Instead, you have to “middle” it. The best NRFI bets feature an underrated pitcher with good NRFI stats and an explosive lineup that’s slumping. This way, we can get odds that provide value in these specific situations. 

When betting NRFIs, there are edges to be found. But it requires a comprehensive look at the starting pitchers and the lineups. 

The Starting Pitchers

When sweating out a NRFI bet, we want to avoid trouble. That includes walks, singles, extra base hits, wild pitches and, most importantly, the dreaded NRFI-killing solo home run.

Given that, there are a few things to look for in a pitcher when evaluating NRFI bets. 

First, a pitcher who can avoid baserunners is ideal. Therefore, we should target pitchers with a low WHIP, which means they’re good at avoiding guys on base. 

Second, a high strikeout rate. A pitcher who strikes a lot of guys out serves a dual purpose in the NRFI bet. First, they don’t pitch to contact and therefore avoid ground ball variance trouble. Second, if the pitcher does allow baserunners, striking guys out is a great way to get out of a jam without allowing runs on sacrifice hits.

Third — and this might be the most important stat when evaluating NRFI pitchers — we need a low home run rate. The solo home run is the most devastating way to lose a NRFI bet, and therefore we need to target pitchers who don’t allow the long ball often.

For example: Max Scherzer is a great pitcher and will draw very juiced NRFI odds as a result. However, his home-run rate has been steadily increasing over the past few years (1.44 in 2021 compared to 0.94 in 2018) and therefore he’s become a liability for NRFI bets.

Additionally, I’ll always look at a pitcher's first-inning ERA before betting a NRFI. Baseball Reference tracks individual inning stats for every pitcher, and it’s a great reference point for NRFI bets. 

For example: Stephen Strasburg has a career ERA of 3.21 and will regularly see juiced NRFI odds. However, he’s recorded a career first-inning ERA of 4.01, statistically his second-worst inning.

The Lineups

The ideal NRFI offense is an explosive offense that is slumping. This year’s Yankees team is the perfect example. 

The Yankees feature big-time sluggers at the top of their lineup, most notably Aaron Judge and Giancarlo Stanton. But for how much power these two have, they’re also big swing-and-miss guys, as both strike out more than 30% of the time.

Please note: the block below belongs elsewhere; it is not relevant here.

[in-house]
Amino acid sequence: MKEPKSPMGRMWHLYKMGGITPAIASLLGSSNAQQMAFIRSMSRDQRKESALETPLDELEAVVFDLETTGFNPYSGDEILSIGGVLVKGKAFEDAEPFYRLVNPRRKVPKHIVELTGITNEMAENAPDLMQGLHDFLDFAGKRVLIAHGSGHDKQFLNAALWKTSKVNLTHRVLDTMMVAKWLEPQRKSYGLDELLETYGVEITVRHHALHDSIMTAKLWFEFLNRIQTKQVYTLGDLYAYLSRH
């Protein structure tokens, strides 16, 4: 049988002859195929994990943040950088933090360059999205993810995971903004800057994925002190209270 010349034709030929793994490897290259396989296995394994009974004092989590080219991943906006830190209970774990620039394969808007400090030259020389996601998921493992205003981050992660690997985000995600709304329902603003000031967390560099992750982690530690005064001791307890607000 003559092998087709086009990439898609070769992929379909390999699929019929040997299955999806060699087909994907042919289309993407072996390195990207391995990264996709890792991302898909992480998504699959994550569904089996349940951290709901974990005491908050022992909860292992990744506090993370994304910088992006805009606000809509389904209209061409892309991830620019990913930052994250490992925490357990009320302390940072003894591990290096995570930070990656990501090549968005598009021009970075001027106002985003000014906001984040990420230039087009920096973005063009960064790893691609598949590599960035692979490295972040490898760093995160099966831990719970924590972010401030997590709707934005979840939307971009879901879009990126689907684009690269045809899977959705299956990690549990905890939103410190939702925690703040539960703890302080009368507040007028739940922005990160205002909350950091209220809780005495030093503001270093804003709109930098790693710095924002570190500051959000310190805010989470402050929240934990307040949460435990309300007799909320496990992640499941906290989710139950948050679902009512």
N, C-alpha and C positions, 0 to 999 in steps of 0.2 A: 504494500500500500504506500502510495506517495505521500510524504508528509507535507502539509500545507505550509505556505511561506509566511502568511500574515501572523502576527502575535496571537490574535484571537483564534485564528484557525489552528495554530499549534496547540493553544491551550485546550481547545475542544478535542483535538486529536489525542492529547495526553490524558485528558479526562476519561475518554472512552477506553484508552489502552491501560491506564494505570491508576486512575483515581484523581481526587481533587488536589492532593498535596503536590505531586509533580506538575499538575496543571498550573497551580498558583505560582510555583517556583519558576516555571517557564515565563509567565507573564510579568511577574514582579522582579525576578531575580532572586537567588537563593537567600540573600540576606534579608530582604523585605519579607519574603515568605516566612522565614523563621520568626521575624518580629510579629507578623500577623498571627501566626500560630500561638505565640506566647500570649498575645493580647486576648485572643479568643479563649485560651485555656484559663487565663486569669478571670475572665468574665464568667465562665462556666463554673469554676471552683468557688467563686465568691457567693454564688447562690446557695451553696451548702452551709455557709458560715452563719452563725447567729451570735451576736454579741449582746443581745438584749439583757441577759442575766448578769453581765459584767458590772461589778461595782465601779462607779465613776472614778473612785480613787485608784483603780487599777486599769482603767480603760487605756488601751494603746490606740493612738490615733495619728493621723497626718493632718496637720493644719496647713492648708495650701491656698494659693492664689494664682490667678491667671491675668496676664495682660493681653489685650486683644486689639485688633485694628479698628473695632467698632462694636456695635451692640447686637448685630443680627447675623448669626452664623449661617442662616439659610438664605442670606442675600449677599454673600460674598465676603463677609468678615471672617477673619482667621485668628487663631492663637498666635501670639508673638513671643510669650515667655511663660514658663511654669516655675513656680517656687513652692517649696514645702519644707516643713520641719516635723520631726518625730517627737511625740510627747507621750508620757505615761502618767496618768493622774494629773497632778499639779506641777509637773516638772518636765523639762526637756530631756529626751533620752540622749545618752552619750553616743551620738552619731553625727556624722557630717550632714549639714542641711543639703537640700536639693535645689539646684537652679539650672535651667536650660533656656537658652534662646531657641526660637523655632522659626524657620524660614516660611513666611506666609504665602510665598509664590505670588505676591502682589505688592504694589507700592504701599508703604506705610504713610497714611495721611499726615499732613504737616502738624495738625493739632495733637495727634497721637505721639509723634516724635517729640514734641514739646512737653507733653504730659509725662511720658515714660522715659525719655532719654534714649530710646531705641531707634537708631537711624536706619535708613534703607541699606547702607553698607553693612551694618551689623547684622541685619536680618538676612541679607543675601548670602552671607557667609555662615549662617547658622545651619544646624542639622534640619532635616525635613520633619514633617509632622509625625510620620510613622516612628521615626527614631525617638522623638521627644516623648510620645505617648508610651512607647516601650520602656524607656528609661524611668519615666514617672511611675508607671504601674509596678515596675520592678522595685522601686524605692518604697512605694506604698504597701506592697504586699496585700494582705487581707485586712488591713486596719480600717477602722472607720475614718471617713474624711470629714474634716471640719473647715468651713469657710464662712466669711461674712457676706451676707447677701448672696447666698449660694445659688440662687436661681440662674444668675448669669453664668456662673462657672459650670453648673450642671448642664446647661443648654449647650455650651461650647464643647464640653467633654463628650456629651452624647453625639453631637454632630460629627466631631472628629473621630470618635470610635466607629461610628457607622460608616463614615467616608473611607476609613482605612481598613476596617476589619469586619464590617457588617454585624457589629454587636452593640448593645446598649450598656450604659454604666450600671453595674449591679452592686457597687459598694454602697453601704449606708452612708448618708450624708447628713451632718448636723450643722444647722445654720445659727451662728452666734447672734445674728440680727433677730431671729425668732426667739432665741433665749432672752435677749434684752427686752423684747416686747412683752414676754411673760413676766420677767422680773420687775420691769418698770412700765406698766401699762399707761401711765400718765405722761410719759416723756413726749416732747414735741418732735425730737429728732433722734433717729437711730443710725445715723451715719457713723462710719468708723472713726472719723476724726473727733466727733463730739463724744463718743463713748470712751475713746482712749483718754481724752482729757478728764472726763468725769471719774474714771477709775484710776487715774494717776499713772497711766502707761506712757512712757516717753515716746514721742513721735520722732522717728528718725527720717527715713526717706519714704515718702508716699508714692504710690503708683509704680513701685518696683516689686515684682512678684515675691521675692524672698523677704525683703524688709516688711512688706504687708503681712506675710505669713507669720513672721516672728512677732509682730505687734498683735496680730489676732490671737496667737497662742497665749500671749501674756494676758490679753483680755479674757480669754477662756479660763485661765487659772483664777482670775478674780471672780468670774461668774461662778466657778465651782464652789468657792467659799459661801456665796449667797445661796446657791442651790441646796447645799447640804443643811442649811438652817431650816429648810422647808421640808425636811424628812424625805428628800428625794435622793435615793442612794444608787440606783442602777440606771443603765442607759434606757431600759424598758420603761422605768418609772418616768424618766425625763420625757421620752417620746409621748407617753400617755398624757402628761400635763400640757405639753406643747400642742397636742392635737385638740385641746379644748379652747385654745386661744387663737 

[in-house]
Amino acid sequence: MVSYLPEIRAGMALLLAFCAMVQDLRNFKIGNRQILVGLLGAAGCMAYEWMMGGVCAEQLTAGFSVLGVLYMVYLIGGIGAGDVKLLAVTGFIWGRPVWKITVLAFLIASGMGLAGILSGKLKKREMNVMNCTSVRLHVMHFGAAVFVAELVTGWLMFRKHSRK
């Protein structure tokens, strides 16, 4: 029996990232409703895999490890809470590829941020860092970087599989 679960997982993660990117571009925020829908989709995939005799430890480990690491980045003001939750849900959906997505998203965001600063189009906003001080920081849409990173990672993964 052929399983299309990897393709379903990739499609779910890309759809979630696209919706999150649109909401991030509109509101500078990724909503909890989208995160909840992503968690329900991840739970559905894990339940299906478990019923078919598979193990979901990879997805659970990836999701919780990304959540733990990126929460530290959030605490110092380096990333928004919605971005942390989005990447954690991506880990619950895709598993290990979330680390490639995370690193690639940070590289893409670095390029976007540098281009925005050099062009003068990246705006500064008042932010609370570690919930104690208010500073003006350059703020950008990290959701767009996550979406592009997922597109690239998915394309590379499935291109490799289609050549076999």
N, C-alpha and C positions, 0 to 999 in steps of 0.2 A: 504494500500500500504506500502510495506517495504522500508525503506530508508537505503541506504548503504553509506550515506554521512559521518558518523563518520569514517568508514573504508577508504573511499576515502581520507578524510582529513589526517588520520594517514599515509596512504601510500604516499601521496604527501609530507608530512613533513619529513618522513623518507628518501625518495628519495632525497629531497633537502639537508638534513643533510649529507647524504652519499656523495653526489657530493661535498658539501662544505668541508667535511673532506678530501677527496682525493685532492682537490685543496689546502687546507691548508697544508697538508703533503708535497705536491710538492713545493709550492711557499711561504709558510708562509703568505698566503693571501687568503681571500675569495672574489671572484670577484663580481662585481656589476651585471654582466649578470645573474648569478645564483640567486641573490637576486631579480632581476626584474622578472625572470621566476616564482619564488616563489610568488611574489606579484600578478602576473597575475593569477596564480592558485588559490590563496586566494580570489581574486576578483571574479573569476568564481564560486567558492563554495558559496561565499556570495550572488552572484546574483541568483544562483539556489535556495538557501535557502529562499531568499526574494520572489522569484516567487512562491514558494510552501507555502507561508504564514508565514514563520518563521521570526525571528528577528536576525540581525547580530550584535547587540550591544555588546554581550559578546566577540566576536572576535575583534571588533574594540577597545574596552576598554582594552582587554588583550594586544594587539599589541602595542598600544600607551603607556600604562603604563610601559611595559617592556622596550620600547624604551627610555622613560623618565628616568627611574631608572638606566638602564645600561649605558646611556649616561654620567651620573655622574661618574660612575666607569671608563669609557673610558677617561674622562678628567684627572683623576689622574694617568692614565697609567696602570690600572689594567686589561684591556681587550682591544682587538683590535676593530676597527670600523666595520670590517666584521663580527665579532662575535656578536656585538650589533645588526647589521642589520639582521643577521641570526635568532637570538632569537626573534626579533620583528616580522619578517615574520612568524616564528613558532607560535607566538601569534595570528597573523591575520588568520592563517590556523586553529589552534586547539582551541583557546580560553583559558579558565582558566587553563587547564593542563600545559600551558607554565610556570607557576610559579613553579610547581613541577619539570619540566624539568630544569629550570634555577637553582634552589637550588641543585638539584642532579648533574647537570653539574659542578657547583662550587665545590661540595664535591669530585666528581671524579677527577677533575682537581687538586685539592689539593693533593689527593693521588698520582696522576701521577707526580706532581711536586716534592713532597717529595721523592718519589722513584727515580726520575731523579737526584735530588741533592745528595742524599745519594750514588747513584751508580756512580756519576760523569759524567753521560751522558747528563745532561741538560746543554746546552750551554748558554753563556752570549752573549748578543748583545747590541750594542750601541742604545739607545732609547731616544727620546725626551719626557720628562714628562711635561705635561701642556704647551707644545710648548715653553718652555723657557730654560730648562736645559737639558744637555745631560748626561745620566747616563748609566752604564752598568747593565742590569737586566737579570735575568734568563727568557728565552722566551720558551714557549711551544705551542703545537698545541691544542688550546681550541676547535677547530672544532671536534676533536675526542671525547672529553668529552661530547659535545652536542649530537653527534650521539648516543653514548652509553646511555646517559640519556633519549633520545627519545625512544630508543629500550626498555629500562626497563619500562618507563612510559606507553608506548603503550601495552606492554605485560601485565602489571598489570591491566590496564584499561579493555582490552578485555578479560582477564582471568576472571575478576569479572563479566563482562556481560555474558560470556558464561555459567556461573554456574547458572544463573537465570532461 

When these two and the rest of the Yankees are making contact, they’re incredibly dangerous and can score a lot of runs. However, this year has not been the case, as the Yankees are making contact on just 71.6% of their swings — the sixth lowest in baseball. 

Given how scary the Yankees' lineup is, they tend to draw short NRFI odds as a result. But the lineup has been swinging and missing at a very high rate, and as a result rank dead last in batting average (.203) and slugging (.348) so far this season. 

This creates value for NRFI bets. And it shows this season, as the Yankees are scoring a measly .05 first inning runs per game, which is the lowest in baseball. 

So, while we know the Yankees have been a good NRFI offense, how can we find other good NRFI offenses? 

First, we know the Yankees are the worst first inning offense in baseball because TeamRankings tracks first inning runs per game. This is a great resource and should always be evaluated when considering a NRFI bet, especially because it keeps track of first inning runs per game in four different ways — overall, at home, on the road and in the past three games. 

Second, we can find other slumping offenses by looking at the team splits leaderboards on FanGraphs and sorting by the last seven days. At the time of this writing, the Nationals have been the worst offense in baseball over the last seven days, with a .230 wOBA and a 42 wRC+. 

Finally, always consider the injury report when evaluating a NRFI bet. If there’s a key injury at the top of the lineup, that provides one of the biggest NRFI edges. For example: When Ronald Acuña Jr. was injured for the Braves, the most efficient hitter at the top of the lineup was out, making it much less likely they’d score in that frame.